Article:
Session Type: Presentation/Panel
HathiTrust integrates existing content, processes and workflows from a variety of extant systems and an ever-increasing number of partners. This federation of institutions and systems necessitates a different organizing principle than that for most single-institution systems, at the administrative and data levels. Michigan has played a significant role in shaping the principles and guidelines for content placed into HathiTrust. Michigan staff will share their own experience of working with their library’s materials in HathiTrust, information that may be useful to any institution looking at integration or long-term preservation of digital projects in any repository.
The integration of material in HathiTrust makes the differences in institutional practice more apparent, and decisions preferring one among a variety of different policies are difficult to make. Even within standard formats like MARC, there are many different ways of describing the same item. For older materials without standard identifiers such as ISBNs or even LCCNs, how can you identify, let alone normalize, this variation? But without normalization, how can you ensure your volumes are included with others from the same set? And as individually-created projects are ingested, differences in practice can be magnified, and a lack of the type of administrative metadata available for more recent digitization processes increases uncertainty about variation that is meaningful and intentional and that which is incidental and unintentional.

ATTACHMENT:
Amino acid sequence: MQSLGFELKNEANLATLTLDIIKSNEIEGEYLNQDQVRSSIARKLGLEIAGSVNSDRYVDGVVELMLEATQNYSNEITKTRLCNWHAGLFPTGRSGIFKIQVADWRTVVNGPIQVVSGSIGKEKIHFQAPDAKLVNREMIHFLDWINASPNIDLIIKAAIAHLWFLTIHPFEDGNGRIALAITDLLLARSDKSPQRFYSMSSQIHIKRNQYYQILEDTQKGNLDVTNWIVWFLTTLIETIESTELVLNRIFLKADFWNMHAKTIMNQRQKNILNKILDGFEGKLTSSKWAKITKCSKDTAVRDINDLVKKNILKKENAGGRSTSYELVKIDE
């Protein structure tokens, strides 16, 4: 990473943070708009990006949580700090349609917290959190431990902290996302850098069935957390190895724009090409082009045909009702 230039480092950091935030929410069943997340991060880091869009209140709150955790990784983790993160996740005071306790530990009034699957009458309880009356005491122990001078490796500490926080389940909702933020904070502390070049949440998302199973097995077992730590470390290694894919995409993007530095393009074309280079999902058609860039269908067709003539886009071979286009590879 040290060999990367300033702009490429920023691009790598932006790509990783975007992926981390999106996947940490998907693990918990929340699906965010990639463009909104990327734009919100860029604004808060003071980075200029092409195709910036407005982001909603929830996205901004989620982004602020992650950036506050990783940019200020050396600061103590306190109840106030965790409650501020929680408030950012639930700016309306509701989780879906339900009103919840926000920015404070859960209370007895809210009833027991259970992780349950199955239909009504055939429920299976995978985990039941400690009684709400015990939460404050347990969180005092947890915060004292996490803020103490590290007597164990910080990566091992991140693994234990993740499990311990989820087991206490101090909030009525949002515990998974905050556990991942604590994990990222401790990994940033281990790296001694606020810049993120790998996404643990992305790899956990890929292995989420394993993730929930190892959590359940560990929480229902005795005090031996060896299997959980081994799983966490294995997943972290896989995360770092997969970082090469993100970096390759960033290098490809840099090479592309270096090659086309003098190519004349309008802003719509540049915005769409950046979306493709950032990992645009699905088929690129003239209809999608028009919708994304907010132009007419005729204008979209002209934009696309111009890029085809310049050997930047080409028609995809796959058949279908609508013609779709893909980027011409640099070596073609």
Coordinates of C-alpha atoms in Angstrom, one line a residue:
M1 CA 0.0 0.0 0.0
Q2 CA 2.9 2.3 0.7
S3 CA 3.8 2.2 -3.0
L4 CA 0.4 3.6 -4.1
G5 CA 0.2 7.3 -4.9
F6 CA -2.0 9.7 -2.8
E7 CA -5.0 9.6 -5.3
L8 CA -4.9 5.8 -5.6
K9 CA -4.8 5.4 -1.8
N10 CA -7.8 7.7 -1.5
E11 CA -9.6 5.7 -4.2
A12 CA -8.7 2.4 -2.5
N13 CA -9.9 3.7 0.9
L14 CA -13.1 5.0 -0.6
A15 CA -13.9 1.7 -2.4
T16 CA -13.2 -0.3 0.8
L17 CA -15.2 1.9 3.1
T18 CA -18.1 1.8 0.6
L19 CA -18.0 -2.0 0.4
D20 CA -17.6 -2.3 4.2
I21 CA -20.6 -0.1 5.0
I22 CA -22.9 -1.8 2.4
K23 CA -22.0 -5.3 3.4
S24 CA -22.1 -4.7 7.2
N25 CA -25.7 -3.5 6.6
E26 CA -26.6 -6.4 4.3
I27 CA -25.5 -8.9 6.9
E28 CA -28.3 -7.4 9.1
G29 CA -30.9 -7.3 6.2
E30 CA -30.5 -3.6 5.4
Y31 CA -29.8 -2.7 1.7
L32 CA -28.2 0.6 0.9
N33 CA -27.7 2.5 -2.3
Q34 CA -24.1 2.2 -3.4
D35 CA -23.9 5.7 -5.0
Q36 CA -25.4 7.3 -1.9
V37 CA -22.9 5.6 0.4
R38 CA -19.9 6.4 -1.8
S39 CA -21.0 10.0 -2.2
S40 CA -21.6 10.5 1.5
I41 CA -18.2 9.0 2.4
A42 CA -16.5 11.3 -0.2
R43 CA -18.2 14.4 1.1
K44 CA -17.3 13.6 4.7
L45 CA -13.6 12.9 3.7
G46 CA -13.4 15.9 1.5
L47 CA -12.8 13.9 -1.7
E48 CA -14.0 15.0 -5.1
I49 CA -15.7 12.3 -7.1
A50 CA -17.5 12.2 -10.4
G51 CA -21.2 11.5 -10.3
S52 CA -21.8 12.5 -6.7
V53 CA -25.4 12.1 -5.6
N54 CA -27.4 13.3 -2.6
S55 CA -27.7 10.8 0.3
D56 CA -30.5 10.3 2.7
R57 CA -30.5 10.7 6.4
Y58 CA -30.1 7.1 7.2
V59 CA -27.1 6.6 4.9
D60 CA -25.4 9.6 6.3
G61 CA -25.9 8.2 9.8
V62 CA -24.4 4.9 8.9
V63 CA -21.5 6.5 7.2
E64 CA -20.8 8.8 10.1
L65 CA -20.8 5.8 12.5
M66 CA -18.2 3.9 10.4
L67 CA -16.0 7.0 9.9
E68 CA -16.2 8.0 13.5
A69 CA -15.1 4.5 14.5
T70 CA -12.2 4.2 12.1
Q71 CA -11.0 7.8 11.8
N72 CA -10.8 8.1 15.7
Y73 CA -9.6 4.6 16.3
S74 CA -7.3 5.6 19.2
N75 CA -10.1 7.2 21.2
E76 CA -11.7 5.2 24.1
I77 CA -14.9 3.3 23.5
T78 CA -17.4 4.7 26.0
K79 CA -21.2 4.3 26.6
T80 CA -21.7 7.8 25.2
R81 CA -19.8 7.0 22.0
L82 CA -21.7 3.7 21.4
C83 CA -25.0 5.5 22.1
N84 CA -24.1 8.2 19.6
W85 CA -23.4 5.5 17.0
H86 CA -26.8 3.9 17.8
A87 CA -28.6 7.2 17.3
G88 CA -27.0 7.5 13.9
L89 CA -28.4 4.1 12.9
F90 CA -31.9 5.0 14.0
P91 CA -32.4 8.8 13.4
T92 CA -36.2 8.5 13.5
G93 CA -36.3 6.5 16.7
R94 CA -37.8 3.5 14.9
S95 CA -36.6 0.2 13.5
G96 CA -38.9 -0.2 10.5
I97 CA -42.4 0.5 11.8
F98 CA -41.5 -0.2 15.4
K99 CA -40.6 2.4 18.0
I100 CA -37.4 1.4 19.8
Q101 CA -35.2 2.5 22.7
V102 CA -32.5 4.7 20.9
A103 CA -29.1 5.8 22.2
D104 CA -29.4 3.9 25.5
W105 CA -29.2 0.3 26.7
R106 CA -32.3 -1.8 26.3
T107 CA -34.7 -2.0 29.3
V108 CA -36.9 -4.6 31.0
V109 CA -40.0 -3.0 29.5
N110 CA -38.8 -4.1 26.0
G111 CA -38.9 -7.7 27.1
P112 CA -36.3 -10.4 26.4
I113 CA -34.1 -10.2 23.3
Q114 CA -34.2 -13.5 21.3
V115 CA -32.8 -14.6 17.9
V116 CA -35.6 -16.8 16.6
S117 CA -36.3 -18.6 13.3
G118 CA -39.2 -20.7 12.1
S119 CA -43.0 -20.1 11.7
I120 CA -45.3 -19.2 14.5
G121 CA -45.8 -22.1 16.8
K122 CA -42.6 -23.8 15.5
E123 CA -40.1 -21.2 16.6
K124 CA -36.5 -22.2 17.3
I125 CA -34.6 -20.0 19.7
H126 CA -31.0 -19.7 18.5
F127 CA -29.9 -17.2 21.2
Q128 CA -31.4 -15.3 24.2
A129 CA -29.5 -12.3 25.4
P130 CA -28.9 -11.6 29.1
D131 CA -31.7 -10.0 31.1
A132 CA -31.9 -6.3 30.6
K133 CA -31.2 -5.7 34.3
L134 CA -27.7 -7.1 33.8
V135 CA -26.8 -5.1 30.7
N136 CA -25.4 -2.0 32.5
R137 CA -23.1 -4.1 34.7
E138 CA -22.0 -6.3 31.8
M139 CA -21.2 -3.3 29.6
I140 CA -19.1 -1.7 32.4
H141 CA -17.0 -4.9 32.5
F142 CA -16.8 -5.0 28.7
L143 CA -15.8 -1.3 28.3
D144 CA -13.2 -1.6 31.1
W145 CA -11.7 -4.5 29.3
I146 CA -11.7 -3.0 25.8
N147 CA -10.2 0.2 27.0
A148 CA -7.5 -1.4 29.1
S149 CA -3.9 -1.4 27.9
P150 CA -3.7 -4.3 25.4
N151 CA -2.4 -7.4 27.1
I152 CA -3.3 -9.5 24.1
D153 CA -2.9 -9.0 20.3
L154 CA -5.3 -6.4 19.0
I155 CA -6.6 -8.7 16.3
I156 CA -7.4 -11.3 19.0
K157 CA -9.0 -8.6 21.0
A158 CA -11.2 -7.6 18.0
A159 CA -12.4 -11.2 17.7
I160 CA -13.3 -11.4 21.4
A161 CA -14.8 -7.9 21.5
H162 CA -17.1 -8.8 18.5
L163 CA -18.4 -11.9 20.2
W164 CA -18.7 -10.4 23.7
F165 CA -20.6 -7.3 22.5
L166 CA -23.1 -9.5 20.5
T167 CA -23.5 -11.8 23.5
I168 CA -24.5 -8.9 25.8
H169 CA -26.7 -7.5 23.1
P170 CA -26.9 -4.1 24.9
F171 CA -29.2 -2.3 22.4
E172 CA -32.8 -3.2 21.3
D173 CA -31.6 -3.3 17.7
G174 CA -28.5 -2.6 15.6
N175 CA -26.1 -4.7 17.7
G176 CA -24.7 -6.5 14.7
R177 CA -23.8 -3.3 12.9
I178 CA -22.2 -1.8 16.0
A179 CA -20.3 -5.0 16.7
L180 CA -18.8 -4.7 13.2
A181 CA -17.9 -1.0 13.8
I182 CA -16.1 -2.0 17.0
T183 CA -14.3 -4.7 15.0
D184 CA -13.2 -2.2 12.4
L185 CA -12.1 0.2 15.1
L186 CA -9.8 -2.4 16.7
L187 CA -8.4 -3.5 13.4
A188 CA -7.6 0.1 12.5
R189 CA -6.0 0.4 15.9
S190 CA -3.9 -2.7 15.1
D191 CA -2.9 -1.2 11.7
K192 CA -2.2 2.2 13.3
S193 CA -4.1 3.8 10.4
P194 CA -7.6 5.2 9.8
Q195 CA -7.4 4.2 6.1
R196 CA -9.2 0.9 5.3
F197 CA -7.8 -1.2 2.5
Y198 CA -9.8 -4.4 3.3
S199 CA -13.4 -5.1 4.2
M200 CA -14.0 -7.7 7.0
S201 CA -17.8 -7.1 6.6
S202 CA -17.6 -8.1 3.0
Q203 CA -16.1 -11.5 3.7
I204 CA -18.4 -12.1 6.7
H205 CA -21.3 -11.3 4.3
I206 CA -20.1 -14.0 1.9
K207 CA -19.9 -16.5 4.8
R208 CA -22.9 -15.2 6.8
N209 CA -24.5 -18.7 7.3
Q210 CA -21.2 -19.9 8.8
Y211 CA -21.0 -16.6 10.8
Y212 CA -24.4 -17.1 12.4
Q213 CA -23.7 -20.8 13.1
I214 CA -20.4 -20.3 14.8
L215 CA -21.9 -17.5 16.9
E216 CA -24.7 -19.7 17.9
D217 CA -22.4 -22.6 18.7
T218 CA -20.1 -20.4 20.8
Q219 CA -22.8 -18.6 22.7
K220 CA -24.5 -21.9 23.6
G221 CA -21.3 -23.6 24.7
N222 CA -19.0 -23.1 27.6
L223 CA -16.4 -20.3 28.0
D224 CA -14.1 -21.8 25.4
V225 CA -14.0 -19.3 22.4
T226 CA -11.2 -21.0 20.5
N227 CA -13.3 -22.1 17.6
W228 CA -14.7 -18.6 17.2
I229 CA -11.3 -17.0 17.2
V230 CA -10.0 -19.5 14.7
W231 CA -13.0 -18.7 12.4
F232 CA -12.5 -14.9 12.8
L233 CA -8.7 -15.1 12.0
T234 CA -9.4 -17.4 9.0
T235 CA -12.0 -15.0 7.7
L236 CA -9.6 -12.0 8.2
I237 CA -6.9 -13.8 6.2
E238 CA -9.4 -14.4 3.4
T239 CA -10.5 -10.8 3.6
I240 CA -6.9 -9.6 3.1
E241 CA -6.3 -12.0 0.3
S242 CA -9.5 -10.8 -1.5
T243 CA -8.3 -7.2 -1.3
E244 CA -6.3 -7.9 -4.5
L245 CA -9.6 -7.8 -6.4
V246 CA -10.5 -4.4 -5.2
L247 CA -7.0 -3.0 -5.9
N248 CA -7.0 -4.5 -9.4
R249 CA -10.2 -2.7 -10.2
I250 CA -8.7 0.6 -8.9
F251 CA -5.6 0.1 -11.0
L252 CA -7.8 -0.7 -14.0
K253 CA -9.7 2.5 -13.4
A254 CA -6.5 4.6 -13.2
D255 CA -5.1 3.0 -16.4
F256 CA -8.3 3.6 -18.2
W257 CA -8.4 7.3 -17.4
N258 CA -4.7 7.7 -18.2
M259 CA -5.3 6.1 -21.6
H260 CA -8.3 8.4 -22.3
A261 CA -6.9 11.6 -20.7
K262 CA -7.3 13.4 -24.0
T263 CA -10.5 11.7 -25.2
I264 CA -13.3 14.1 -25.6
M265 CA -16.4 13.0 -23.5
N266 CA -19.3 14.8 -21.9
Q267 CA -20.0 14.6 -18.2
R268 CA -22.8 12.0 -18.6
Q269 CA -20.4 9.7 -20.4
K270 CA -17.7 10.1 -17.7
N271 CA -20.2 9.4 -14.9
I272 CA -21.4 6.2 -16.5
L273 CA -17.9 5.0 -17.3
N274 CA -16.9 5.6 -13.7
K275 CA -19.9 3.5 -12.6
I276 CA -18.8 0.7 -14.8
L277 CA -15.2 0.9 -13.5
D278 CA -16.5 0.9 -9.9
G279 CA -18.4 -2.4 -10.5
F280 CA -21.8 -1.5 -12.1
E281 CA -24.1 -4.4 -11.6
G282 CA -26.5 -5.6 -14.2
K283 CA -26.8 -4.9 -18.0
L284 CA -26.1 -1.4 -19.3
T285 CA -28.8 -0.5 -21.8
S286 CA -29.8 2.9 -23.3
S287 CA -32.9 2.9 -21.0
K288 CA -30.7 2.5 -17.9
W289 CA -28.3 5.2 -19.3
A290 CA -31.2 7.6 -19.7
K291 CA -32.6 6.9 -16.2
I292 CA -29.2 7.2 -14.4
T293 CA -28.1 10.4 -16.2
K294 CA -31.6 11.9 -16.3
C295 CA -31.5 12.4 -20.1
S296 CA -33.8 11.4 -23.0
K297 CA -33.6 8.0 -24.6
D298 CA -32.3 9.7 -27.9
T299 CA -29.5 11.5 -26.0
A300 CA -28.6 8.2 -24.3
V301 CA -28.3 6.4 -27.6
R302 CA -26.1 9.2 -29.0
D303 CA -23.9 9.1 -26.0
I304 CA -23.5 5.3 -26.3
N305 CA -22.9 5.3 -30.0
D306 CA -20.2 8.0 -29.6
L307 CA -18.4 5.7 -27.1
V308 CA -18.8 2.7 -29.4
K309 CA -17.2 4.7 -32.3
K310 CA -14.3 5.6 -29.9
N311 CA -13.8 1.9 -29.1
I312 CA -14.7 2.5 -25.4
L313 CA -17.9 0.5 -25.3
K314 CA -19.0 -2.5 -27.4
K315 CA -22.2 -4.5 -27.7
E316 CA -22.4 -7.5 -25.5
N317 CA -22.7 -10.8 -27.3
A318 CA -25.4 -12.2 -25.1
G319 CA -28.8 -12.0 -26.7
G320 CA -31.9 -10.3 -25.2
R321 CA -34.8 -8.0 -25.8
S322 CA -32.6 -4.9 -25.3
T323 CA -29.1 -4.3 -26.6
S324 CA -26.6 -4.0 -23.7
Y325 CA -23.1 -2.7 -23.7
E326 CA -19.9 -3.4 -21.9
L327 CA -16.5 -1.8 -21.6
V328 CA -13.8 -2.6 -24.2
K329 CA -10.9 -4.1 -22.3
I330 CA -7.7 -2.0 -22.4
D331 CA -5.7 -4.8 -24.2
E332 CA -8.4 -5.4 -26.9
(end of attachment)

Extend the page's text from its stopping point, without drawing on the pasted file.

In short, HathiTrust faces a series of interesting challenges as content, processes, and workflows from multiple partners and extant systems are integrated. We will discuss these challenges, and provide relevant examples, for:
– managing updates to information maintained in separate systems
– recognizing and managing normalization across the variation (cataloging, quality, collections) inherent in a large system
– organizing administrative and data levels to utilize principles of organization for metadata and data with a long term perspective that assumes federation.
Kat Hagedorn, University of Michigan
Christina Powell, University of Michigan
John Weise, University of Michigan
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